Now Fox has backtracked a bit, and decided it will cover the hearings live on Monday, June 13. It claims daytime news is covered differently than prime-time news. But that distinction is lost on the viewing audience. 

What bothers me most is that I’m forced to pay for Fox’s opinion network, as it long ago convinced cable companies it deserve to be paid a percentage of the cable bill, not as an option but as a fixed cost for news. UnFoxMyBox has calculated that almost $2 a month of your annual cable bill goes to Fox, whether you want to pay them or not. That means Fox News makes approximately $1.8 billion per year from hidden subscriber fees -- twice as much as CNN and three times as much as MSNBC.

Here's the Fox (news) Board of Directors: (Link: -of-directors)  

Rupert Murdoch, Chair (91 years old - Pay: $49 million)
Lachlan K Murdoch, Exec Chair and CEO (Pay: $51 million)
Paul D. Ryan, Director (Pay $334,992 ) 
   Former Rep. Paul Ryan of Wisconsin was the Speaker of the House for the first two years of the Trump administration. In his role as a board member of Fox Corporation, he said that his new role will allow him to "do something" about former President Trump,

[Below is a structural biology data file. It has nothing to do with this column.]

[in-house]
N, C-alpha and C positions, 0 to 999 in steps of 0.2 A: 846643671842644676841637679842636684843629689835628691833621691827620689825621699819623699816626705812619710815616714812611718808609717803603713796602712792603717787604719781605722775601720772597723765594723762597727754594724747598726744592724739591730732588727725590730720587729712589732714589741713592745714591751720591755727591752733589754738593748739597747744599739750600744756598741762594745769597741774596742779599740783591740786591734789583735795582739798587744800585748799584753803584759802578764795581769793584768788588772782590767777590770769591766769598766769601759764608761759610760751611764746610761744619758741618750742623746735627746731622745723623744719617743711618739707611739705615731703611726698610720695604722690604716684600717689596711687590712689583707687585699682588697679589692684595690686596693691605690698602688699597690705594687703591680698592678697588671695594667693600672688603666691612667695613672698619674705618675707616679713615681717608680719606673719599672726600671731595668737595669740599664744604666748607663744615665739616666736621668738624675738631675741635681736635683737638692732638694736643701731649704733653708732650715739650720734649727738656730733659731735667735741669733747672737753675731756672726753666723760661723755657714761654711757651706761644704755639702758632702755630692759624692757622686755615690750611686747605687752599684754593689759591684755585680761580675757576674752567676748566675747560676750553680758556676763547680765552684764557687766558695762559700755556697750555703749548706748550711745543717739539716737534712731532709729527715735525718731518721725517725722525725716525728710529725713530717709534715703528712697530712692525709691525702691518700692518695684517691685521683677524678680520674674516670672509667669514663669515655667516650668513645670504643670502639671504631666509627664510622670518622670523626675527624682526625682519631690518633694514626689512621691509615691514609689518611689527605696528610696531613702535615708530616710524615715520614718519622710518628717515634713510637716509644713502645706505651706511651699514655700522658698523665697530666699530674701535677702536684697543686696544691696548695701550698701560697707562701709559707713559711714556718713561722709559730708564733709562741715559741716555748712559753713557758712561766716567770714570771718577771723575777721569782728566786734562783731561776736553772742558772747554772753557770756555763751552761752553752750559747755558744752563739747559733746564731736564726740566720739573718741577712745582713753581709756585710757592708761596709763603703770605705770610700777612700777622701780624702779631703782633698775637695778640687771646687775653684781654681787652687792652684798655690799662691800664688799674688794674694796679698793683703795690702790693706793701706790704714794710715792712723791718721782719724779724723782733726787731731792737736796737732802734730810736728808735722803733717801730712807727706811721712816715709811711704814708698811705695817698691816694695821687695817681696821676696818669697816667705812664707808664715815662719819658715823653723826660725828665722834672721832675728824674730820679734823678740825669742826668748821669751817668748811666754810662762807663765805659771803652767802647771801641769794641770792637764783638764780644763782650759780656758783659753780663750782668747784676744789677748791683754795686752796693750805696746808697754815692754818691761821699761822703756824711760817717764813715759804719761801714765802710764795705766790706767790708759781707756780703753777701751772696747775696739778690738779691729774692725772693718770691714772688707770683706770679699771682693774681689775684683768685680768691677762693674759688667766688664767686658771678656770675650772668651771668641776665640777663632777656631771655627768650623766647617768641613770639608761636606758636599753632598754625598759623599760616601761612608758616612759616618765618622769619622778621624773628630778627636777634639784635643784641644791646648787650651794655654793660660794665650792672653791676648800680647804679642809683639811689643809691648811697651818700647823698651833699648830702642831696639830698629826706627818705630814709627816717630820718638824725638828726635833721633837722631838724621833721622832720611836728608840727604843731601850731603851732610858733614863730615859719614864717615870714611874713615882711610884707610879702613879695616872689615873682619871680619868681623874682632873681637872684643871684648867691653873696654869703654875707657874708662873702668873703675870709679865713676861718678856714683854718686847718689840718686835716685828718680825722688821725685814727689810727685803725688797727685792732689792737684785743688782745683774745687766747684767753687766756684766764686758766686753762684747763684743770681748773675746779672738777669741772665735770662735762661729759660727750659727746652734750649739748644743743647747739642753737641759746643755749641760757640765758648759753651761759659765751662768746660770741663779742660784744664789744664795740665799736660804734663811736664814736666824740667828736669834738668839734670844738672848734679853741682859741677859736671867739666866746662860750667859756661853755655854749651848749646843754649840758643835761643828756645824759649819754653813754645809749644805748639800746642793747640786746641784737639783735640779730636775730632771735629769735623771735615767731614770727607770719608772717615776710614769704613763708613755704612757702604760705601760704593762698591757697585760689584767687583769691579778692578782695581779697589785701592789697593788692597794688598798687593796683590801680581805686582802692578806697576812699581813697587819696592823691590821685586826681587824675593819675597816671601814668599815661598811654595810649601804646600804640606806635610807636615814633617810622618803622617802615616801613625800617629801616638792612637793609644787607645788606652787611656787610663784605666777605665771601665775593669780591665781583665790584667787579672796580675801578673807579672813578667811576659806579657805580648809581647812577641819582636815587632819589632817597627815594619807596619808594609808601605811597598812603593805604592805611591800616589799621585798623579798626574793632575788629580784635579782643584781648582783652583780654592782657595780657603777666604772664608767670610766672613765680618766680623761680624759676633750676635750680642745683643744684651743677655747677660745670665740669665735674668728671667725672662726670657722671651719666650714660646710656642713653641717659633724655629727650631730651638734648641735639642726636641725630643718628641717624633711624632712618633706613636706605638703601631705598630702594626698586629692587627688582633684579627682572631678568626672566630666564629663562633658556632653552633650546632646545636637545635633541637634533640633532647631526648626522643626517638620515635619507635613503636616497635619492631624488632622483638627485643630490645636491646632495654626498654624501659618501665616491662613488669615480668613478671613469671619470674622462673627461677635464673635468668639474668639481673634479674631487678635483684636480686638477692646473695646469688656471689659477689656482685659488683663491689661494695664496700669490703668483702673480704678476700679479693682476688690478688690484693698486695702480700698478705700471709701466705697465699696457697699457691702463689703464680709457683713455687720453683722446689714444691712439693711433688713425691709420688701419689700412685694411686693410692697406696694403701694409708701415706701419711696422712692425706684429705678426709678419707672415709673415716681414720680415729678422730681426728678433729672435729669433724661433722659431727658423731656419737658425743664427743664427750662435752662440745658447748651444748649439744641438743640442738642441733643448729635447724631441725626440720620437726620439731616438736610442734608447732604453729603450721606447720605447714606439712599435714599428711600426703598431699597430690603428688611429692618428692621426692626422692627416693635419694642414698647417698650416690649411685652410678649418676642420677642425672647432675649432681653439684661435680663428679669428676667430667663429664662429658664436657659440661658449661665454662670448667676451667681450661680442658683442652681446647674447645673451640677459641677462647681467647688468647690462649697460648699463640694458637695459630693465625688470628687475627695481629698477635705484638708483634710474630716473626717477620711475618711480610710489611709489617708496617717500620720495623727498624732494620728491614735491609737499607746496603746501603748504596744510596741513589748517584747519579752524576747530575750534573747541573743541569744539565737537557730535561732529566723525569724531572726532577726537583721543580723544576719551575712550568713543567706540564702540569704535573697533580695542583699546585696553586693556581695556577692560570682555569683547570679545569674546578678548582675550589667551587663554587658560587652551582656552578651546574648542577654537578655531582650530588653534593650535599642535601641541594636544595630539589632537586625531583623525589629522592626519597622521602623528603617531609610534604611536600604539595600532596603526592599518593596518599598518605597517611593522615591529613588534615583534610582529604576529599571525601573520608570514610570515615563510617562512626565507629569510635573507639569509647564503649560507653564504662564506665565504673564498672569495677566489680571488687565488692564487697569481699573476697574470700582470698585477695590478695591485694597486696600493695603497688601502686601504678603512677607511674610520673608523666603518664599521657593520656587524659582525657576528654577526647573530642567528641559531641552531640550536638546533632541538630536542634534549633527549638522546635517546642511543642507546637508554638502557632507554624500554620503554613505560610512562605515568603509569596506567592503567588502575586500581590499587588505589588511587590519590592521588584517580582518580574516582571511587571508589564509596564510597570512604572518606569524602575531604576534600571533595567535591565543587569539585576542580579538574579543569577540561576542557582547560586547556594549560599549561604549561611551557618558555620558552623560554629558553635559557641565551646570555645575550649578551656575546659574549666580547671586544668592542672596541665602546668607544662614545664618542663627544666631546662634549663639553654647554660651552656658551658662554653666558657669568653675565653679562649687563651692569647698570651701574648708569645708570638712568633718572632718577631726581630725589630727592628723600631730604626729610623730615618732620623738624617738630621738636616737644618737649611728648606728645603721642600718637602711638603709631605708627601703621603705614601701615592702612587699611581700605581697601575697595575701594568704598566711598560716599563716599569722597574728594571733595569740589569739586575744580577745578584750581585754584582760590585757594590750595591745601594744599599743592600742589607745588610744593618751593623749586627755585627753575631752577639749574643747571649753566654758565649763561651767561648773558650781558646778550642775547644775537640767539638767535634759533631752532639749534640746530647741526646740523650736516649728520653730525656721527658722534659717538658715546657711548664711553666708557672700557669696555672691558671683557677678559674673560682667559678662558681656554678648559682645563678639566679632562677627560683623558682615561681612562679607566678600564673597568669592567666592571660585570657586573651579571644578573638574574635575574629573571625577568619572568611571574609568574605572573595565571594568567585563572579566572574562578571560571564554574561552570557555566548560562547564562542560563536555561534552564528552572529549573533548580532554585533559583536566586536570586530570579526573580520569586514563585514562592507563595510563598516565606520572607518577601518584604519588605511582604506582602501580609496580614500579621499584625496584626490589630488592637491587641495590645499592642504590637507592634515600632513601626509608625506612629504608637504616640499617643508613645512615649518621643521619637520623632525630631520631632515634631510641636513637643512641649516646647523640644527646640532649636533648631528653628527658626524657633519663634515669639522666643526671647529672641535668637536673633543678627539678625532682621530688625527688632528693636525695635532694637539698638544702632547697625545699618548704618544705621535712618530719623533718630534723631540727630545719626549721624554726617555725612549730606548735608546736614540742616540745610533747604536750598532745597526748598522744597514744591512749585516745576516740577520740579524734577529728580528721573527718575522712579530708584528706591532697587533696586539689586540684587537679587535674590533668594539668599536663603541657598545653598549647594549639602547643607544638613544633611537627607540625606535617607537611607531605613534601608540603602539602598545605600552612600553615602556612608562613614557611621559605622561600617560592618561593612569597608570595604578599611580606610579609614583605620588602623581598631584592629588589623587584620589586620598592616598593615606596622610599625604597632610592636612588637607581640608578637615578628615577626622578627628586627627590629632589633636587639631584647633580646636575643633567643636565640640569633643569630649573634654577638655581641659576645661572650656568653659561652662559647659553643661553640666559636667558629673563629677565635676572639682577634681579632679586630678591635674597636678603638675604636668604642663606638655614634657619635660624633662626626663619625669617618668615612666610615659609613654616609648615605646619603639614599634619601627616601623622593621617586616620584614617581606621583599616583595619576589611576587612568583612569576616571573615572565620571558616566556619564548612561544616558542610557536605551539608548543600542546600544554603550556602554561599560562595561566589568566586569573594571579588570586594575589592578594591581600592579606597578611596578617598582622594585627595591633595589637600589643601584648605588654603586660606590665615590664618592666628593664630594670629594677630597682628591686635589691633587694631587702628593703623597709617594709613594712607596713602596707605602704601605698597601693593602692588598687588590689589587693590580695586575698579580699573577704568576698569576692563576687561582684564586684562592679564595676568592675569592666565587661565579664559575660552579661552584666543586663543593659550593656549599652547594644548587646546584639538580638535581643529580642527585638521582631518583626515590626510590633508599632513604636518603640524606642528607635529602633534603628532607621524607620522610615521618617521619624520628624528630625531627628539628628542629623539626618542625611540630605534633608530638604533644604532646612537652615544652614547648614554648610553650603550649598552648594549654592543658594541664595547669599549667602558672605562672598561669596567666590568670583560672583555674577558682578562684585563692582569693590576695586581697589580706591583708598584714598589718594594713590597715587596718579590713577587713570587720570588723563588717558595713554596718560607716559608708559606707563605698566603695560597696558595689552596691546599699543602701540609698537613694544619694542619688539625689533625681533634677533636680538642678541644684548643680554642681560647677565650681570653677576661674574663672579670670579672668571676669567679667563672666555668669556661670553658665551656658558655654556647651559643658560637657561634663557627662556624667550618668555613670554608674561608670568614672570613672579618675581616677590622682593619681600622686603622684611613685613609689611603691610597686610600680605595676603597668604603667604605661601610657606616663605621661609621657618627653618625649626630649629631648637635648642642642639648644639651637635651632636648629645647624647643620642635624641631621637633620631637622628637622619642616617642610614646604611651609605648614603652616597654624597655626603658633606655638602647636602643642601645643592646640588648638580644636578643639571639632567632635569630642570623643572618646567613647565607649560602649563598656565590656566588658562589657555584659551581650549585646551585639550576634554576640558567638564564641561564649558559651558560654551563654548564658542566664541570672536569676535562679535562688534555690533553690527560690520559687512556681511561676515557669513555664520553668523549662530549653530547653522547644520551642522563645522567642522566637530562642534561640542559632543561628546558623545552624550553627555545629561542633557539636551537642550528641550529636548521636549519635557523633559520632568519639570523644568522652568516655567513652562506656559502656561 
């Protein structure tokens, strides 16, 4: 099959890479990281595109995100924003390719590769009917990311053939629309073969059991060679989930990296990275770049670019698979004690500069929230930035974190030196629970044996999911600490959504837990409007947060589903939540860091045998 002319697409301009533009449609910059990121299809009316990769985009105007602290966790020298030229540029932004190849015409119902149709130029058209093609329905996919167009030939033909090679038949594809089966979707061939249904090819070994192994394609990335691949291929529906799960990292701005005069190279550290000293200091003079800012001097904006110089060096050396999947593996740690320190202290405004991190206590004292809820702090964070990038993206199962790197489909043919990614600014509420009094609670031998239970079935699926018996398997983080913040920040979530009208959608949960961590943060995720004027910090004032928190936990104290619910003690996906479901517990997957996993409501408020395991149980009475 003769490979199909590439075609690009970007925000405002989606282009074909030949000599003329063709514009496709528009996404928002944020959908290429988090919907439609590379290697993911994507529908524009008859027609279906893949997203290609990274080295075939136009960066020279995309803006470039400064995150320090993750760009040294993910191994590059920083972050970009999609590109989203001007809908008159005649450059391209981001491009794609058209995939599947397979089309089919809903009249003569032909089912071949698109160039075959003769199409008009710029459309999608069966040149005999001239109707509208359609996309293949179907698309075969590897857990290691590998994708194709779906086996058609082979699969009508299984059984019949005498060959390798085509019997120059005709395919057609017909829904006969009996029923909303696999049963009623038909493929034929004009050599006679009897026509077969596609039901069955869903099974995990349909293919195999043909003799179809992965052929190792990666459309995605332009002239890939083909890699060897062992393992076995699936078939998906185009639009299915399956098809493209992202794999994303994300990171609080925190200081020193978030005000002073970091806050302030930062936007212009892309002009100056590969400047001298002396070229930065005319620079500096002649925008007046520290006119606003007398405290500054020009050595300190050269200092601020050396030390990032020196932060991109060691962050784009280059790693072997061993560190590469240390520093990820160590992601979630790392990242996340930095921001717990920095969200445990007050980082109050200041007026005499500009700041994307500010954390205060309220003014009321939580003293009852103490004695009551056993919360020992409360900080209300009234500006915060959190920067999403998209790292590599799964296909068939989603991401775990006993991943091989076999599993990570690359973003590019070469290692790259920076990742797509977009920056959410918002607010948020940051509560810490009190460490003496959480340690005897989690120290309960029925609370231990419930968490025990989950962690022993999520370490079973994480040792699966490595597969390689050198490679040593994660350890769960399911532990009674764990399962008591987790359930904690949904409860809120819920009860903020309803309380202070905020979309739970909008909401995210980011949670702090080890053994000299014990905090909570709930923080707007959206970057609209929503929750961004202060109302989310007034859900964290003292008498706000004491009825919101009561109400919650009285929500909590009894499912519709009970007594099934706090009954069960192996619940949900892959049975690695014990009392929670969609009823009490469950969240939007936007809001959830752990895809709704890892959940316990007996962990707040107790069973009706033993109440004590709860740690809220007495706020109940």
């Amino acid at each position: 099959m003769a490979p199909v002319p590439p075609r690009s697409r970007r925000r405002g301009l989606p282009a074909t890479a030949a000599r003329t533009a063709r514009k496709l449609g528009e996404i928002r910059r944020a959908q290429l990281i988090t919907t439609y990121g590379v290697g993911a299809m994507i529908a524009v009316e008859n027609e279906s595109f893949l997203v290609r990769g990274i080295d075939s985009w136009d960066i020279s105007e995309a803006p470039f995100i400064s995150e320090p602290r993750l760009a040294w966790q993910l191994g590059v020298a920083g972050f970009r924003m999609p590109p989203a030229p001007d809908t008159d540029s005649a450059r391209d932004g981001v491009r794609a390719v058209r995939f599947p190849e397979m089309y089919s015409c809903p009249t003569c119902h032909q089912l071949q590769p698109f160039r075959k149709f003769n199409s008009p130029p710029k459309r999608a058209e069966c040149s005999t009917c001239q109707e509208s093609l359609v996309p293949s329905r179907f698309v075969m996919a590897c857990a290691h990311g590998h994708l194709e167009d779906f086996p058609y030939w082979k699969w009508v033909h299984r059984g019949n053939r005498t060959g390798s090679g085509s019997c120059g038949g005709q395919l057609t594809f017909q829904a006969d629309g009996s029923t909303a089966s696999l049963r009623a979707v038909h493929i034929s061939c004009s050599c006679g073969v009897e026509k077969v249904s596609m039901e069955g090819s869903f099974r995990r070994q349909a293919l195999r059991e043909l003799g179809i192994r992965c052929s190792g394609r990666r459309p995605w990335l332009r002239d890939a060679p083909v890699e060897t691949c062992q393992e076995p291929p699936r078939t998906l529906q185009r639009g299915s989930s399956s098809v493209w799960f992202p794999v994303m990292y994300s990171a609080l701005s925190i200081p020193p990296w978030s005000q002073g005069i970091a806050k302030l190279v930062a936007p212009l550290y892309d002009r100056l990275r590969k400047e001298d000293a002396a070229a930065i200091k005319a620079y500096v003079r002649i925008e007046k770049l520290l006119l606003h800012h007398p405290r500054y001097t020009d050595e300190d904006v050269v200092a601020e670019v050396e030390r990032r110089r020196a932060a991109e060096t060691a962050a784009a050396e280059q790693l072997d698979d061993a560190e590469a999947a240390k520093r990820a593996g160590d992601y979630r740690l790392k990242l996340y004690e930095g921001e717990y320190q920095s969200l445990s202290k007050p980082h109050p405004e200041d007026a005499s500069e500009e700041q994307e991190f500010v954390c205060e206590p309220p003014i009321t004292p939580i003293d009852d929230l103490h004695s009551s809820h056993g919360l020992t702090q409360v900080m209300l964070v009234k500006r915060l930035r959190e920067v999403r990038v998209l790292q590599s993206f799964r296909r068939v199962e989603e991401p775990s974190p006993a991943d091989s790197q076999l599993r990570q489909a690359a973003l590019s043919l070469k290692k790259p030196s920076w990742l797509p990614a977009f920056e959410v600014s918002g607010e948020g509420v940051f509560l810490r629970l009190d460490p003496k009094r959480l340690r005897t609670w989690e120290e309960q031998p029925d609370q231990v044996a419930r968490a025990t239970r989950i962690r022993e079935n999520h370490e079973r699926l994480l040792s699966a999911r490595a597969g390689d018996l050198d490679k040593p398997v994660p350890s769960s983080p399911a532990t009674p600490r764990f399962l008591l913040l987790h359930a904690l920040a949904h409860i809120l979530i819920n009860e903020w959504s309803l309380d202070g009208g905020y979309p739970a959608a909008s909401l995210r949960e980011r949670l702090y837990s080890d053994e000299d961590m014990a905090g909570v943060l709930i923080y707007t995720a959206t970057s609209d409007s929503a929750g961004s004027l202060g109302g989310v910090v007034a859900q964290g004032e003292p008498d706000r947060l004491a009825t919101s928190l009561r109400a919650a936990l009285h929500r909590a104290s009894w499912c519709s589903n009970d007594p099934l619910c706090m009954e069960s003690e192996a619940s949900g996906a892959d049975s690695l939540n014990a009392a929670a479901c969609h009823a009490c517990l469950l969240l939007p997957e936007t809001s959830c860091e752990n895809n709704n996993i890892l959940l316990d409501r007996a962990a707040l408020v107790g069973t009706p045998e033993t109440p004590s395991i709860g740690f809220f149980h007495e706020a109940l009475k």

William A. Burck, Director  (Pay $81,867) 
    Mr. Burck was formerly Special Counsel and Deputy Counsel to President George W. Bush and is an attorney at Quin Emanual.
Chase Carey, Director (Pay: $20 million)
    He is the former chief executive officer and executive chairman of the Formula One Group. He has previously worked for News Corp, DIRECTV, 21st Century Fox and Sky plc.
Anne Dias, Director ( pay $334,992)
    Conservative donor,and founder of Aragon, an investment firm.
Ronald A. Hernandez, Director (Pay $344,992)
     Hernandez served as CEO of Telemundo Group, Inc. from 1995 to 2000 
Jacques Nasser, Director (Pay: $332,000)
Nasser served as a director of commodities company BHP Billiton and insurance firm Allianz until 2017. 

17 comments about "Is Fox News Really A News Organization?".
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  1. Michael Medina from Medina Communications Corp, June 13, 2022 at 2 p.m.

    Hey Steven, You liberal bias is showing.  The hearings are a scam. Committe members are holding the truth from the Ameican people.  Cheney and Kizinger are RINOs, they have no creditbilty in the Republican Party.  Put Jim Jordan and Jim Banks on the commitee as origanlly proposed and you will get to the truth on why Palosi and Shummer turned down 20,000 National Guard Troops offerd by Trump on January 2nd.  Start there!

  2. Roy Moskowitz from Reciprocal Results, June 13, 2022 at 2:18 p.m.

    Michael, your the one with bias.

  3. Cliff Marks from CMarksco, LLC, June 13, 2022 at 2:34 p.m.